Who is Fred again

Who is Fred again? The south London producer your mates are definitely talking about

From an unknown producer to headlining Coachella on Sunday night


Whether you know Fred again or not, you are bound to have heard his music before. Prior to lockdown, under his real name, Fred Gibson, he produced a multitude of songs for artists like Ed Sheeran, Stormzy, Burna Boy and Aitch. However since 2020 and launching a solo career as Fred again, you are more likely to have seen clips of the 29-year-old musician DJing over a set of decks, with thousands of people dancing around him under his spell. On Sunday night, he did just that, closing out Coachella alongside Skrillex and Four Tet to almost 100,000 fans.

Despite having never been on tour before his sold-out Boiler Room set last July, it quickly became one of the platform’s most viewed performances. And when he did finally go on tour in October, he sold out his 15 date world tour in minutes, packing out Brixton’s O2 academy for three nights in a row. If you haven’t seen him live, you’ll have seen clips of him on TikTok and your mates will have mentioned him the pub. But where did Fred again suddenly come from?

Of course, if you go to Manchester or Leeds or Bristol, you might be thinking “Obviously I  know who Fred again is!?!?” – he is, after all, the pinnacle for any wannabe bedroom DJ (except he’s actually good). But if you don’t go to a select group of rave-conscious universities and your parents haven’t shelled out £600 on decks, you might be wondering who on earth is this musician and what should I actually know about him.

Here is your one-stop shop guide to the 29-year-old producer and DJ to bring you up to speed:

Where is Fred again actually from?

Fred grew up in Balham in south-west London. The 29 year-old, who was born in 1993 went to Marlborough College. The Wiltshire boarding school is one of the most prestigious private schools in the country where boarding fees currently cost £42,930 per year.

Other alumni of the school include royals such as Kate Middleton, Pippa Middleton and Princess Eugenie as well as high profile celebrities like Jack Whitehall. Fred joined the school in 2006 before leaving at the end of sixth form in 2011.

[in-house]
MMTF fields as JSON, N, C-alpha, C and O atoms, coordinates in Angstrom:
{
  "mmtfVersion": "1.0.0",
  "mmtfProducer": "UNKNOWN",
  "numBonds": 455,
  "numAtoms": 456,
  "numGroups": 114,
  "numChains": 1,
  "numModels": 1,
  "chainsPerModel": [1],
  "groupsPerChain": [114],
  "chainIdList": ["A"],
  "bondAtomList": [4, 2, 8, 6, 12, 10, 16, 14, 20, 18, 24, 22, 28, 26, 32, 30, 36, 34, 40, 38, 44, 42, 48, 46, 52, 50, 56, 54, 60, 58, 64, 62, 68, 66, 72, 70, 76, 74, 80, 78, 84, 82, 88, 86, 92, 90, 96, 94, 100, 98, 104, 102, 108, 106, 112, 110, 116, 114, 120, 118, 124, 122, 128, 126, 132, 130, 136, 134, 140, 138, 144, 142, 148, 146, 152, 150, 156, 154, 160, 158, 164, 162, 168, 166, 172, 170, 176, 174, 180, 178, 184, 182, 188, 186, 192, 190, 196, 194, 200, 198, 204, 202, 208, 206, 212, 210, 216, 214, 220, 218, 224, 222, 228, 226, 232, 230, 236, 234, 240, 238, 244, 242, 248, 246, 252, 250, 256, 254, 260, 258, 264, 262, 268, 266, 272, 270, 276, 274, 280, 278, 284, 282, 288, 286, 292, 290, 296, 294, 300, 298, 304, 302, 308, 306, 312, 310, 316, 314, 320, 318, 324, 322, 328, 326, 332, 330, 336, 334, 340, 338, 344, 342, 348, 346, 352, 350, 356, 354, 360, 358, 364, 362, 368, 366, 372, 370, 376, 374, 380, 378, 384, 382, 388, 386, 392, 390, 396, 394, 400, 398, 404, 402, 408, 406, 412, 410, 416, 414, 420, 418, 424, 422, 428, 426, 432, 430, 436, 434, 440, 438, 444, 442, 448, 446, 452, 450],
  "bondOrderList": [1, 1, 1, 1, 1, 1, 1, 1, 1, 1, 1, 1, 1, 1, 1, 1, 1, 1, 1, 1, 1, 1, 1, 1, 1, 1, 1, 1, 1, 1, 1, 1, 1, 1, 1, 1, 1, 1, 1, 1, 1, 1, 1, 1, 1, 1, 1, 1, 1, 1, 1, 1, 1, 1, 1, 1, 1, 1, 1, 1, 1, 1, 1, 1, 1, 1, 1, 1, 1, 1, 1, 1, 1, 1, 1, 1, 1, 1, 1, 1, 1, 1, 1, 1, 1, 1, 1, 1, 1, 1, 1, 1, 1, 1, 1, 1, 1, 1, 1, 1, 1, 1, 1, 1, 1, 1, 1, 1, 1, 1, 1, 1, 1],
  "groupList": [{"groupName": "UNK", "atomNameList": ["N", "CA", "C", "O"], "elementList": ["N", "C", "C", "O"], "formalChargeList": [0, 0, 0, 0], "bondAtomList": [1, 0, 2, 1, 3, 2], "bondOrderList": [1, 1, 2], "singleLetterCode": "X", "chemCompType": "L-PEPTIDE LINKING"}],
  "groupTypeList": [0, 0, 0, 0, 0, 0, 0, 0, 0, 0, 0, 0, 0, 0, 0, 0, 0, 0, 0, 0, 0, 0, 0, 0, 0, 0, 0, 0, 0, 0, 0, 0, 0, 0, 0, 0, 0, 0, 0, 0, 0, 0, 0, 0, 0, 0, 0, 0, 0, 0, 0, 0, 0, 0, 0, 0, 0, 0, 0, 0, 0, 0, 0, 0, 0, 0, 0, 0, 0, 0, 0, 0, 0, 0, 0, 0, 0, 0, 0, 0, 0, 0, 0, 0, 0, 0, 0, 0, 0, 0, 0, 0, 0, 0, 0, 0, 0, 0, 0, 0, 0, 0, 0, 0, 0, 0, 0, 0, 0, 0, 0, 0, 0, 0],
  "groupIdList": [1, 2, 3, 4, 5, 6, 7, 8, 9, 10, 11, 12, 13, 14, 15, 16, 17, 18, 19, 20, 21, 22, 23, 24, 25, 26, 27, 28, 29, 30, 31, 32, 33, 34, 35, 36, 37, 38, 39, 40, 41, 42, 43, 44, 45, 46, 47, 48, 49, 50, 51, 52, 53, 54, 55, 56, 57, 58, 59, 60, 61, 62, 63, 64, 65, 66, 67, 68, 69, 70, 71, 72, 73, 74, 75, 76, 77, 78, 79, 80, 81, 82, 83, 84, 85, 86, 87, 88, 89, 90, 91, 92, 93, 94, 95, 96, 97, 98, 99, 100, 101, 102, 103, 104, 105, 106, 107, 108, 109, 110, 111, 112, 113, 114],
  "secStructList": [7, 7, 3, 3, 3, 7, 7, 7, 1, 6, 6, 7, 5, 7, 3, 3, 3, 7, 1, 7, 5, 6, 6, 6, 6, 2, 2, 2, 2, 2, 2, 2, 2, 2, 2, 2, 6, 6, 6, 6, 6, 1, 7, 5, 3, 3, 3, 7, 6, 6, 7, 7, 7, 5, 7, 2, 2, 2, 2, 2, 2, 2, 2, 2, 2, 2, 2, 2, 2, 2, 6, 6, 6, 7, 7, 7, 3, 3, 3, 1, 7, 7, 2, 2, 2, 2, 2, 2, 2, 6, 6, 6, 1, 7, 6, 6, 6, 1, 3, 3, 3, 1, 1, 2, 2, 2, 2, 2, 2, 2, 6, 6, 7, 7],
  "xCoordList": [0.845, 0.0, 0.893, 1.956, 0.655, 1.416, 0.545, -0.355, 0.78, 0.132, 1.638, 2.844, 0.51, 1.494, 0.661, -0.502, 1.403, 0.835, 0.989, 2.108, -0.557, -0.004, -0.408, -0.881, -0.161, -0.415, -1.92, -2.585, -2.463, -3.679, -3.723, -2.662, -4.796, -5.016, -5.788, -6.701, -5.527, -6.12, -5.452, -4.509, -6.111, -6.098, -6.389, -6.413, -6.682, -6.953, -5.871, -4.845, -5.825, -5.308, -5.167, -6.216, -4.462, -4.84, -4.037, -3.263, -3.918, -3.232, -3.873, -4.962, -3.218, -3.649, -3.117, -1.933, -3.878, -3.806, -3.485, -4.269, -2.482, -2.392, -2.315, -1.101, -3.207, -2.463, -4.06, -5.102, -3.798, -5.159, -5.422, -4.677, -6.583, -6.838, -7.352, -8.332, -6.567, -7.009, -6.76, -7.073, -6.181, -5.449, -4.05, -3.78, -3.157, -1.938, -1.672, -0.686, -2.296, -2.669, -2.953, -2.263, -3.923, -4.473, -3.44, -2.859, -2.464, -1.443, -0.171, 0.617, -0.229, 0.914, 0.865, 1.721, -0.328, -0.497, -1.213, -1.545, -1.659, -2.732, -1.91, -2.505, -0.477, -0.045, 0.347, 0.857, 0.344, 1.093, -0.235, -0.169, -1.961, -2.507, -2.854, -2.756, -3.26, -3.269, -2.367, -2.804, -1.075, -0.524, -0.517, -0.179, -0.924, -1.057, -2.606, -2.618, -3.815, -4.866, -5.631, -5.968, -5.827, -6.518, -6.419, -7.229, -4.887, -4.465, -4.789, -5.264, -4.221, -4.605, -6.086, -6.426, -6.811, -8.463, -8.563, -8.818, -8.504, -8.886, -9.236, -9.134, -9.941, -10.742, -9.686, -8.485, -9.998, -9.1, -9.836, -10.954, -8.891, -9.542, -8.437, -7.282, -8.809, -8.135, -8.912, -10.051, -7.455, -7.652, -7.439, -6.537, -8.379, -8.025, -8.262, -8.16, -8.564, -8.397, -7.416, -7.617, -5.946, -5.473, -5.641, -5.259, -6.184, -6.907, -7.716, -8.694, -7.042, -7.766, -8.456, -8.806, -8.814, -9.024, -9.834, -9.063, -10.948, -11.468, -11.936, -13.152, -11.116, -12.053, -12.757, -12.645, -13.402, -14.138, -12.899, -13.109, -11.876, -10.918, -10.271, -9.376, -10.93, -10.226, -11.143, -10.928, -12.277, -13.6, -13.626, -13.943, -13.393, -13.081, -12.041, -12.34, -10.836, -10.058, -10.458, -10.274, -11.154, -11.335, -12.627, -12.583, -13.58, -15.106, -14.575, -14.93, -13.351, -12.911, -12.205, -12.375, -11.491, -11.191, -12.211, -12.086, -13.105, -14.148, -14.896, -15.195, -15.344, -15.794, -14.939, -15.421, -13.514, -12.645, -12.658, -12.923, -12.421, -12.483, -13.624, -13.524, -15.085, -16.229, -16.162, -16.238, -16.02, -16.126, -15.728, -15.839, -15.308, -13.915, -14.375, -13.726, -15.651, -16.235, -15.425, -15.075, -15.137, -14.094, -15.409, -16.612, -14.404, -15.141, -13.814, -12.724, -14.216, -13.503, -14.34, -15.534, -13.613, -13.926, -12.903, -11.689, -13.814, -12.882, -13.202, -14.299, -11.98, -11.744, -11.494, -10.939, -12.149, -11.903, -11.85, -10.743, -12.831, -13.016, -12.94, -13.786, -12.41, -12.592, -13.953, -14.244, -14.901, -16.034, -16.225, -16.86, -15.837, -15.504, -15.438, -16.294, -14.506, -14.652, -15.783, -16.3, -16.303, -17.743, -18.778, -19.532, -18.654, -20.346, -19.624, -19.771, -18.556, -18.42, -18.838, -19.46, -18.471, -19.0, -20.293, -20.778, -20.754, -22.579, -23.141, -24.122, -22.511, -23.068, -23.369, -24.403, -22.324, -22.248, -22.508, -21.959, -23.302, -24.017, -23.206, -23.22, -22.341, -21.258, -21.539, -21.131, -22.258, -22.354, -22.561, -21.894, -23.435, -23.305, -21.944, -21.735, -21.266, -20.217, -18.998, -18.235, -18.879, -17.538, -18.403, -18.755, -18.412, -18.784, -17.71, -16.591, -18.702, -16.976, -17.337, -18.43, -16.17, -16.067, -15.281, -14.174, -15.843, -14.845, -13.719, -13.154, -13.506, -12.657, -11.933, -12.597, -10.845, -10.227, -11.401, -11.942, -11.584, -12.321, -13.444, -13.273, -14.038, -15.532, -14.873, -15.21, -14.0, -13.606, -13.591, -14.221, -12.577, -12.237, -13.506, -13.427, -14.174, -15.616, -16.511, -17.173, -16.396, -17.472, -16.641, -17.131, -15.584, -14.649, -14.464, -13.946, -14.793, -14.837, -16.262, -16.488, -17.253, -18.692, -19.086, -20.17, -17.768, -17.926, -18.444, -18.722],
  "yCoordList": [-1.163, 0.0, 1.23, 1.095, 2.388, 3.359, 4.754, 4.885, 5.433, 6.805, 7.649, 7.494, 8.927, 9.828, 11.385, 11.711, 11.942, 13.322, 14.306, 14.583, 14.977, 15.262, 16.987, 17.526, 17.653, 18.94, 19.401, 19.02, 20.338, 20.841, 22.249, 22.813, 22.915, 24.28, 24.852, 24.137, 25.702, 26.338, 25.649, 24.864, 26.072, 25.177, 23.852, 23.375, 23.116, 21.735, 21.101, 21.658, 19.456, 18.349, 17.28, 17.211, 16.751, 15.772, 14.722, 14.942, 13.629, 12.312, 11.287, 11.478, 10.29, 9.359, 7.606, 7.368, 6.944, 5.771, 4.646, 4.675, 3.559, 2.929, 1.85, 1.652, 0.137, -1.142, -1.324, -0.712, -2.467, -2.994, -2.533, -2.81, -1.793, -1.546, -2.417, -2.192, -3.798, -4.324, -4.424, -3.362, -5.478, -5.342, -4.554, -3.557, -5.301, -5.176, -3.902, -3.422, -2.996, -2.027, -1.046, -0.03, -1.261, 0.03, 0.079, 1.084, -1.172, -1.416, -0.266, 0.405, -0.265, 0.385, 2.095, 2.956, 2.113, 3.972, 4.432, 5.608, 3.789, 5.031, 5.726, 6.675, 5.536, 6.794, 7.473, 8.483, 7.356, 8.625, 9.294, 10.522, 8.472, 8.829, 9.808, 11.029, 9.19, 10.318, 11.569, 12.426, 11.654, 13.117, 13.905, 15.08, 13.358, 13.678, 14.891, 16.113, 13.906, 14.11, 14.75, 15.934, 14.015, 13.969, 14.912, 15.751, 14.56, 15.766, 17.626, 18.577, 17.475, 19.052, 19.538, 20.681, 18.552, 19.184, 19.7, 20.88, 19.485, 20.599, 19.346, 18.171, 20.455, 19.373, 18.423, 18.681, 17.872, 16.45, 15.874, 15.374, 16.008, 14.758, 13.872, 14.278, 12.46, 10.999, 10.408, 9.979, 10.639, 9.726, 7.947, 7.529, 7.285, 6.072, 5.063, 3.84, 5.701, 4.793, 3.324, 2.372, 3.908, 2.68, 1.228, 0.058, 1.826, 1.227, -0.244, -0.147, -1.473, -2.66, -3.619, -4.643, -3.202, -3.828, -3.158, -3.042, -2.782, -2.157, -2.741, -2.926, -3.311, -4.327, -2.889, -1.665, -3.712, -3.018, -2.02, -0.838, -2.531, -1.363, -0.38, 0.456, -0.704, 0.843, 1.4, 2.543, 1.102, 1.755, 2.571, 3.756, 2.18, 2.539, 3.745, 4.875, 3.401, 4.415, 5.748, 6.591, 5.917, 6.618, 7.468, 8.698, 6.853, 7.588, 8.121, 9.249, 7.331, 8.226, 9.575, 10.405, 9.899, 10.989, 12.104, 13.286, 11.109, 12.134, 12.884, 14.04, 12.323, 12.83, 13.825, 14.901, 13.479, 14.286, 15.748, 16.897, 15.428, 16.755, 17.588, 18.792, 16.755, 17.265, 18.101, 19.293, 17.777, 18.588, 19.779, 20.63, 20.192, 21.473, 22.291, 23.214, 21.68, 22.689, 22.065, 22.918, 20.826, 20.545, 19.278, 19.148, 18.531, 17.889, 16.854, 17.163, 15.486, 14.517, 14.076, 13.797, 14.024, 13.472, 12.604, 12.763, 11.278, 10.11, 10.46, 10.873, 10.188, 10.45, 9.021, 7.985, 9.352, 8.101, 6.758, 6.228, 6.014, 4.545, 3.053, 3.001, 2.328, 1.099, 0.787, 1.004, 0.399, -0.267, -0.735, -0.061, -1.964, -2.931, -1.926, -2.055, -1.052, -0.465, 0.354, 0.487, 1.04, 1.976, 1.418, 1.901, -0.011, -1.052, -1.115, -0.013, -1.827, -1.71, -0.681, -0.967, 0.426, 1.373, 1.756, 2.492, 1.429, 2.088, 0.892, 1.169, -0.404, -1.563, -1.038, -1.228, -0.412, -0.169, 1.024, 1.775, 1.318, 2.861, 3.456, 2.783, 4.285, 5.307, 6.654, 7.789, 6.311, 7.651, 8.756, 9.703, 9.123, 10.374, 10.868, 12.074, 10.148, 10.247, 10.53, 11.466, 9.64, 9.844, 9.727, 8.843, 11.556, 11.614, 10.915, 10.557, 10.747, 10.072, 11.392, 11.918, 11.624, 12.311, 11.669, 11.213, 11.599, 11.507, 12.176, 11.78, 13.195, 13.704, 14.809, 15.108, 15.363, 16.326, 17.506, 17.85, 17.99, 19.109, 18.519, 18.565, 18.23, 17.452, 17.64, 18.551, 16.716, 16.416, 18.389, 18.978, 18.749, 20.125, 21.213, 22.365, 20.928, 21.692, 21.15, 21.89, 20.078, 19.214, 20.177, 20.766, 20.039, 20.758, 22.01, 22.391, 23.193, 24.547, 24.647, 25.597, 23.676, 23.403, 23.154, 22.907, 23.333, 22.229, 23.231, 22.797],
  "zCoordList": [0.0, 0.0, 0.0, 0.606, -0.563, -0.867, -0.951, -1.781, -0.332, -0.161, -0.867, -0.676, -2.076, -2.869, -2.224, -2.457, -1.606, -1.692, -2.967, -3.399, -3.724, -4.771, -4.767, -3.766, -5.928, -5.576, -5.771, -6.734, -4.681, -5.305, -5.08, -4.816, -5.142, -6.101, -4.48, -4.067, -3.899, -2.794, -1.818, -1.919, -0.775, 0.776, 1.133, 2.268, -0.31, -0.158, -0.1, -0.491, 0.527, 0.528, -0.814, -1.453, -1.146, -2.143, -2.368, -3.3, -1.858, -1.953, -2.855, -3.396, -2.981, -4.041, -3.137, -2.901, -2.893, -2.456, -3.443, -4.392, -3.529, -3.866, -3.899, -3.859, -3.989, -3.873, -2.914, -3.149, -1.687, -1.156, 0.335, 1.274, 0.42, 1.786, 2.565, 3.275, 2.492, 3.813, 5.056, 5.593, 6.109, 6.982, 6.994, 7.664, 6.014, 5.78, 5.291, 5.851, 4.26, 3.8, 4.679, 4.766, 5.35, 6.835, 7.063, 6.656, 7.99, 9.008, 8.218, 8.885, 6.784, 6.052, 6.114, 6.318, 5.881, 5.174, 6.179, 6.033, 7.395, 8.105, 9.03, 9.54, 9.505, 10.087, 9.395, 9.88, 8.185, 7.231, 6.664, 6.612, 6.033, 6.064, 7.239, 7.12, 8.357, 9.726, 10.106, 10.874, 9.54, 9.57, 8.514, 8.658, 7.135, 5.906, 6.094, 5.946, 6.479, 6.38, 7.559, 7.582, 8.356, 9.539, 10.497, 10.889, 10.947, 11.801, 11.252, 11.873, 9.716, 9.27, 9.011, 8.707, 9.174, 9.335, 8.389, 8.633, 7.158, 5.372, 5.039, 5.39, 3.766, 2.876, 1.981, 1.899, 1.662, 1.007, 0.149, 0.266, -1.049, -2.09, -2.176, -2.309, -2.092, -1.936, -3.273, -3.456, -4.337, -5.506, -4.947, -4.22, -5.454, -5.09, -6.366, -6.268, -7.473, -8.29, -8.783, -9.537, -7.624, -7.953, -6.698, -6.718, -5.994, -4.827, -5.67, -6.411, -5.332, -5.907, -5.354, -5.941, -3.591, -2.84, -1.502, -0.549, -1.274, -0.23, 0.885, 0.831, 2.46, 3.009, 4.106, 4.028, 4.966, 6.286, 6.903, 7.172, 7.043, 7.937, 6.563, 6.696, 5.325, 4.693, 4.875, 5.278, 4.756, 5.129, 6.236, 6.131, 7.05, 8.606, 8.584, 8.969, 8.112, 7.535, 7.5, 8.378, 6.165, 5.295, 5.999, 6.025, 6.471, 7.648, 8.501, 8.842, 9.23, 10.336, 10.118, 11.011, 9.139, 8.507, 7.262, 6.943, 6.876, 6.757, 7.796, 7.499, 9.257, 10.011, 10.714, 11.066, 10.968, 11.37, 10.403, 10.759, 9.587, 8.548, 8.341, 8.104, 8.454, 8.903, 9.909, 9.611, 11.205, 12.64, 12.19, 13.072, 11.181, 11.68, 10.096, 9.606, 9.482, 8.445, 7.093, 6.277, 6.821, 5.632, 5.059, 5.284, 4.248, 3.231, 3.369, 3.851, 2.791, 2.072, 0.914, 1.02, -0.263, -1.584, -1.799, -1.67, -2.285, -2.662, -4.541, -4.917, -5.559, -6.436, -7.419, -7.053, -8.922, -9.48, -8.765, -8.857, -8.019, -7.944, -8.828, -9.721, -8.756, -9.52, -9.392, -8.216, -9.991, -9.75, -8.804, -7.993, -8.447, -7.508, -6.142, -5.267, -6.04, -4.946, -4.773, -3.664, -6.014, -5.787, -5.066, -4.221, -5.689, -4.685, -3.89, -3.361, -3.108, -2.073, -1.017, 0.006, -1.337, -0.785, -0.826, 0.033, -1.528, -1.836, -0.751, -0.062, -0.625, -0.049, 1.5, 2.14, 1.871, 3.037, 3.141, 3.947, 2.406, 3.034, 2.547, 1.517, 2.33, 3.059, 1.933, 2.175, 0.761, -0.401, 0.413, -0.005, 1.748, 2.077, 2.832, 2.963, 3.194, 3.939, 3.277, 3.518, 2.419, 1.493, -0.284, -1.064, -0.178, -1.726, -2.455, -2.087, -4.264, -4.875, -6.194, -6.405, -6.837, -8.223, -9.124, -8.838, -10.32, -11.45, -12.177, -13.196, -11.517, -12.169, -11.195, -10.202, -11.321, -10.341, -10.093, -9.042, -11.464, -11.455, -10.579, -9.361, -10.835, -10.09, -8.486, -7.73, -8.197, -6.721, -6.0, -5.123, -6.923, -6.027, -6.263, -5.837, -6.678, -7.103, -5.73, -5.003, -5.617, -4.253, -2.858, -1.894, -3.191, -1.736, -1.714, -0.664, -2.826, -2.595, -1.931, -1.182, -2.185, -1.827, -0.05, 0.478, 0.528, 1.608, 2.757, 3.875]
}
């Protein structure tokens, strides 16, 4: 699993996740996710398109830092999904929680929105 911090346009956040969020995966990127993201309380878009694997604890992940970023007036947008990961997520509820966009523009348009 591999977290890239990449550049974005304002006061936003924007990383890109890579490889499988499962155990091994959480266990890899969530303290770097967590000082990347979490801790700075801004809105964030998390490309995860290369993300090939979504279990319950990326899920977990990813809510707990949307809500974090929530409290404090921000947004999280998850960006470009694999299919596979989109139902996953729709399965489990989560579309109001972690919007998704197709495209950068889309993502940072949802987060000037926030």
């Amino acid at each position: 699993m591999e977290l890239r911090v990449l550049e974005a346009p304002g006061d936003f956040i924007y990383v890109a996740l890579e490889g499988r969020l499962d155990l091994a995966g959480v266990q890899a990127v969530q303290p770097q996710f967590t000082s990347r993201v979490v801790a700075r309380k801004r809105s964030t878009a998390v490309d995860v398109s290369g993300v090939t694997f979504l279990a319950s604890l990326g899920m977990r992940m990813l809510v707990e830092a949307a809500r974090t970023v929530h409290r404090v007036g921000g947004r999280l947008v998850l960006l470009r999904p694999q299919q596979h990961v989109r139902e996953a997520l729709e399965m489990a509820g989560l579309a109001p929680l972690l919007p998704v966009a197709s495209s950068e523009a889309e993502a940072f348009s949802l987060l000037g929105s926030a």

It’s reported he used to bunk off lessons to go and produce music. In an interview with The Guardian, he said: “I was fortunate enough to not even be slightly good at anything else.”

Currently Fred again lives along the River Thames on London’s Southbank.

How did Fred again get famous?

At the age of 16, Fred was introduced to Brian Eno. The legendary musician took him under his wing and mentored him honing his production skills. After two years Eno asked him to help work on two of his upcoming albums. Following this, the work quickly followed. First producing records for Stefflon Don and Roots Manuva, before shifting towards pop artists like Charlie XCX and Ellie Goulding.

By 2018, he had produced songs for Little Mix, Shawn Mendes and Burna Boy before landing his first UK number one single producing George Ezra’s Shotgun. Throughout 2019, almost 30 per cent of the number one singles in the charts were produced by Fred again. This was crowned off in 2020 with him becoming the youngest ever Producer of The Year at the Brit Awards.

It wasn’t until the pandemic that Fred again began to make in his own right as an electronic musician. Using samples from social media and voice notes, Fred again began producing rave-worthy hard hitting beats with everyday sounds.

His first two large-scale projects, Actual Life and Actual Life 2 were created during successive lockdowns and released in 2021. “I live with my best friend who is also a musician called Joy Anonymous, and we just spent most of our days in the flat making music and going for walks around a beautifully empty London,” he said.

“The thing that I kind of fell in love with is the feeling of making records that feel like a collaborative diary. At the beginning, I would just pull sounds from videos on my phone and random things from nights out and stuff like that. When my friends and I were out, I’d always be the guy filming random shit on my phone so that when I woke up all hungover, I had some funny souvenirs of the evening to scroll through.”

His lockdown success might go some way to explaining his dramatic rise. Curating an ever-growing collection of drum machine dance-floor fillers, his music was crying out for a return to raving.

Why do I keep hearing about this Boiler Room set?

Having never performed live beyond pop-up events, his July Boiler Room set has quickly taken on a status of its own amongst his fans. In the hour-long set, which has gone viral in lots of clipped versions on TikTok, not least when an excited fan accidentally cut the music, it shows Fred again at his infectious best as each song is built live in front of the baying audience.

He describes performing live as an “extension” of his work. “When I do a live show, I’ll try and bring together various set lists that tell the story as a bigger picture over the course of an hour. Fundamentally, the story of each show is told through the prism of [what’s happening] right now.

“For example, during the show, random videos from my camera roll will play on the screen. But for the last 10 minutes of the show, the camera will turn around and start filming the crowd. That’s a really important moment to me because it feels like that’s when we’ve caught up to the present tense.”

Featured image via @fredagainagainagainagainagain and YouTube.

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